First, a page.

John Carter Wood of Salacious Puddings fame has this morning posted and discussed two of a series of electoral maps published by the New York Times under the subheading “Voting shifts”. These display the change in presidential election results at county level compared with previous polls, and on first glance they appear to show a huge swing to the Democrats.
While undoubtedly useful, these two maps are potentially misleading. They do show the swing to the Democrats, but the results say little about the underlying politics of the US at local level. Mark Newman’s maps on the University of Michigan website (to which John links) are more informative. Why has it taken a physicist to provide the best psephological analysis of the election so far? The professional political pundits appear to me making it up as they go along.
The cartogram produced by Newman which accompanies this post employs a variable colour scale to show voting patterns at county level, with the map as a whole weighted according to the number of electoral college votes in each state (i.e., population level). The colours range from red, for 70% Republican or more, to blue for 70% Democrat or more. Mark has done an excellent job in visually representing the current state of political opinion in America. This ain’t no revolution.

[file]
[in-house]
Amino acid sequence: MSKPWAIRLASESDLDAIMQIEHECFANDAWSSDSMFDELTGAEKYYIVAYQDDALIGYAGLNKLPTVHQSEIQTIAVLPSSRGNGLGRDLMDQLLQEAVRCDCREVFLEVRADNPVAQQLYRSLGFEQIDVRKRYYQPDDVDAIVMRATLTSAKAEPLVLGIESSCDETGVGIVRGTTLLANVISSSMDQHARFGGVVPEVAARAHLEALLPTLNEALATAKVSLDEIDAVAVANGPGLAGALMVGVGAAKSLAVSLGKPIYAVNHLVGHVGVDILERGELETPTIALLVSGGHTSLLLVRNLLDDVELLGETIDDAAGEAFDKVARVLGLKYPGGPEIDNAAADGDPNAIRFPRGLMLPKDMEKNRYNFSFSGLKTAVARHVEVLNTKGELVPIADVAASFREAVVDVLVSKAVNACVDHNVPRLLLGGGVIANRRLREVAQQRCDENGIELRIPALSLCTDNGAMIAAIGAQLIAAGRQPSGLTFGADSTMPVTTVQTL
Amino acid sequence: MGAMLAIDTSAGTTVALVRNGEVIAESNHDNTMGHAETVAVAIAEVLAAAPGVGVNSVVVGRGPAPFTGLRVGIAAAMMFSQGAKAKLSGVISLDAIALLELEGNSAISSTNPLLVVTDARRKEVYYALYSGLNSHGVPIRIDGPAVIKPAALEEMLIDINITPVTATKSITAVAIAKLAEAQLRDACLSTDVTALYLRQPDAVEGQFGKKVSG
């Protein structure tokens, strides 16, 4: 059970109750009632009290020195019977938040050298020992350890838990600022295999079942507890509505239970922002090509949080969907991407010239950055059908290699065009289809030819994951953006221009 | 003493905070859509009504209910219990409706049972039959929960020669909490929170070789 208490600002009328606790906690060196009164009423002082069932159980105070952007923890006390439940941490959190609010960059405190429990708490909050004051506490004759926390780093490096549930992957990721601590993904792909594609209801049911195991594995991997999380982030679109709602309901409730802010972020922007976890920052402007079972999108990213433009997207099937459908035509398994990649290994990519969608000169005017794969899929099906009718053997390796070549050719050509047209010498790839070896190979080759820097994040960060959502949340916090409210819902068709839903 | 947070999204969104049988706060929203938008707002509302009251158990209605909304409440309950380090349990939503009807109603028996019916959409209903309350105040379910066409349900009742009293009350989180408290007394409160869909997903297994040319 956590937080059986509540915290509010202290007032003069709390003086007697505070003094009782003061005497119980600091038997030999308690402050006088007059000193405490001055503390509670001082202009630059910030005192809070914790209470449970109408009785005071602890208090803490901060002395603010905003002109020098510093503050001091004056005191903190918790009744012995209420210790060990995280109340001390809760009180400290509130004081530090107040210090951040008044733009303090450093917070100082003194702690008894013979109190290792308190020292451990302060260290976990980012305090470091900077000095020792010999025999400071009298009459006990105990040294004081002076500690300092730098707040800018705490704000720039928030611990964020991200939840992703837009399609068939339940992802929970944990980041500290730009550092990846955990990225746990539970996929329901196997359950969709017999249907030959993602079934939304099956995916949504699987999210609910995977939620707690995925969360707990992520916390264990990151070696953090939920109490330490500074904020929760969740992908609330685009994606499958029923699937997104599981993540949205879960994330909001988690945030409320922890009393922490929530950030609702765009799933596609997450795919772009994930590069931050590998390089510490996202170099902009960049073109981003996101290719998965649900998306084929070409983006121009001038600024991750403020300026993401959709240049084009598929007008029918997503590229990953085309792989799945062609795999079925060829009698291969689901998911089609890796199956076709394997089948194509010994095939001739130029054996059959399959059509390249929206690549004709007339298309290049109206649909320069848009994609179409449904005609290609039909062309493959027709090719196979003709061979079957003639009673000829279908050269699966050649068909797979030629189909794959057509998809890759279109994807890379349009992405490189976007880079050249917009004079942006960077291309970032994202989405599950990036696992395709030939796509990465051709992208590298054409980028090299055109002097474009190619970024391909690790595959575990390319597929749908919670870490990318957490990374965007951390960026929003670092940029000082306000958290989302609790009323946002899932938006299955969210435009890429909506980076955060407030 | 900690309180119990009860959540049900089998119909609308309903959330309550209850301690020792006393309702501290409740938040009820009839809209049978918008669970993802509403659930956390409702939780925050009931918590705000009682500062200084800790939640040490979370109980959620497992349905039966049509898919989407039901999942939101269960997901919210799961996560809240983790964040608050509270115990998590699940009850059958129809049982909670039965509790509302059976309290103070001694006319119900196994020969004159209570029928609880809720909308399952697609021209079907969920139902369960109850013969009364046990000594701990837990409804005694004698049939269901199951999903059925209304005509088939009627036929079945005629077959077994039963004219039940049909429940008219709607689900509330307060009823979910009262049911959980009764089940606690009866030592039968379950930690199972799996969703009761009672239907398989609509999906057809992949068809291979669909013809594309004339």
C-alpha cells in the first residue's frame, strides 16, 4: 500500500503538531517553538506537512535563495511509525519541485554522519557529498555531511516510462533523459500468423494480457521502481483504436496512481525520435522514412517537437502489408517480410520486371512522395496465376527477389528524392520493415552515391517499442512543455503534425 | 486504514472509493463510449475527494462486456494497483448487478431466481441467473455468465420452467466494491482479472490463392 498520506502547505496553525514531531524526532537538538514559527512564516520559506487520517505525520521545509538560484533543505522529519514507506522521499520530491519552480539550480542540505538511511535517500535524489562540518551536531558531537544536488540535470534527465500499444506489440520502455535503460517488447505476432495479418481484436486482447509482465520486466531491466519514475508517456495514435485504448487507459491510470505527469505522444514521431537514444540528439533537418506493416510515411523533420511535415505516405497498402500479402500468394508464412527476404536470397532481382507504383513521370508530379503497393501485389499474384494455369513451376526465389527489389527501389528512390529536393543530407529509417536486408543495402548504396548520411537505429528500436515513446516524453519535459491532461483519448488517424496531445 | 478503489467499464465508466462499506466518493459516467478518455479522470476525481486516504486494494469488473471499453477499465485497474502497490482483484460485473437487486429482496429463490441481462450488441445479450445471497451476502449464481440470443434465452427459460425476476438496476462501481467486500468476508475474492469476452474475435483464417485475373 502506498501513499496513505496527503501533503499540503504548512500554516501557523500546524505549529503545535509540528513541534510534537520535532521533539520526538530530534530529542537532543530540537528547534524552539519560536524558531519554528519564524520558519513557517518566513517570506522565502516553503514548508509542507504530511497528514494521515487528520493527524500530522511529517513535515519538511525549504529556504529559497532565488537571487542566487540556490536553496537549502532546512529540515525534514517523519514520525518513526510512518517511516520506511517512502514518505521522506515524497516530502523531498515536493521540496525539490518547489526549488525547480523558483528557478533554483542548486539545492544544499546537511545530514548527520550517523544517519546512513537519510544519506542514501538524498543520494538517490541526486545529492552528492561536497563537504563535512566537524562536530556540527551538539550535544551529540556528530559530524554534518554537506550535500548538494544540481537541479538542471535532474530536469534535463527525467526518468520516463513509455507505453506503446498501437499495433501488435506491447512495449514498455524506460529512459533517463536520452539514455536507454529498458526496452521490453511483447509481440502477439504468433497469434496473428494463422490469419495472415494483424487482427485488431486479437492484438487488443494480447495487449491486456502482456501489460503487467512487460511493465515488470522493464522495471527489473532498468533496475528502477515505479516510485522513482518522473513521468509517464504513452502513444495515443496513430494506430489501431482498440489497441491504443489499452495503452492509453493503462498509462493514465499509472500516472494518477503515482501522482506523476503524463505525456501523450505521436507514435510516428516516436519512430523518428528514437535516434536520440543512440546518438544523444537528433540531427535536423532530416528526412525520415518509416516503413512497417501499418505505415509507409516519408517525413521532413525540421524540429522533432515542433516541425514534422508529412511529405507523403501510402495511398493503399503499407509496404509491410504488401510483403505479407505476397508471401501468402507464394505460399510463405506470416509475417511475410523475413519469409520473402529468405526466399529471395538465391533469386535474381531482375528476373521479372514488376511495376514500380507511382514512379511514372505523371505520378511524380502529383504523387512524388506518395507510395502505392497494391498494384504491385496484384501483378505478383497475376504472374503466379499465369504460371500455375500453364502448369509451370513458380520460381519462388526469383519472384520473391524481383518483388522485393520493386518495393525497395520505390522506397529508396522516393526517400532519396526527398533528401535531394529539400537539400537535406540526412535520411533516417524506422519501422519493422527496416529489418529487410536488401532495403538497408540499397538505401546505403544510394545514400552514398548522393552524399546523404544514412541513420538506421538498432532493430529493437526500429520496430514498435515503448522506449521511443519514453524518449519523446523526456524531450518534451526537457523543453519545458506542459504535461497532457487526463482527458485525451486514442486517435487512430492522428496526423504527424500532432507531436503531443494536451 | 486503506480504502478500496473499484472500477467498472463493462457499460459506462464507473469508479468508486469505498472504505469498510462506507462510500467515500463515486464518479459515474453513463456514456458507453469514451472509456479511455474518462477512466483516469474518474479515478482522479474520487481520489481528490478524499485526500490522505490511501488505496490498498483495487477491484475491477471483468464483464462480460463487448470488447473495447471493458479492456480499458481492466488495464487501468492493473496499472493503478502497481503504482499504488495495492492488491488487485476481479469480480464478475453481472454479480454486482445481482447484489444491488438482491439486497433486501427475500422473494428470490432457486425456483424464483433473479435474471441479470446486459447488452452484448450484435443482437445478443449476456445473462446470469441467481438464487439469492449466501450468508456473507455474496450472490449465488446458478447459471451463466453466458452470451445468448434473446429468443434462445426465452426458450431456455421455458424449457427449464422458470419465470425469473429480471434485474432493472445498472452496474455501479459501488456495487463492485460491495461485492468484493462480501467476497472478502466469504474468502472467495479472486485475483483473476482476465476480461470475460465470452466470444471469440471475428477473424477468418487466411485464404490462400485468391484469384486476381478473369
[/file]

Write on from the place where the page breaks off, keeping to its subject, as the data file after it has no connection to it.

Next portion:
While watching the election results come in the other night, I was wishing for such a county-by-county map. Obama won by a landslide in terms of electoral college votes, but with just a five point lead in the popular vote. That gives him a clear enough mandate to lead the country, but let it not be forgotten that the ideological scales in America remain fairly evenly balanced.
Looking at the sea of red in his second New York Times map, John CW concludes that there is a high density of plumbers in the south. He may have a point. I have heard a resident of Cambridge Massachusetts complain that they could never find a plumber when they really needed one.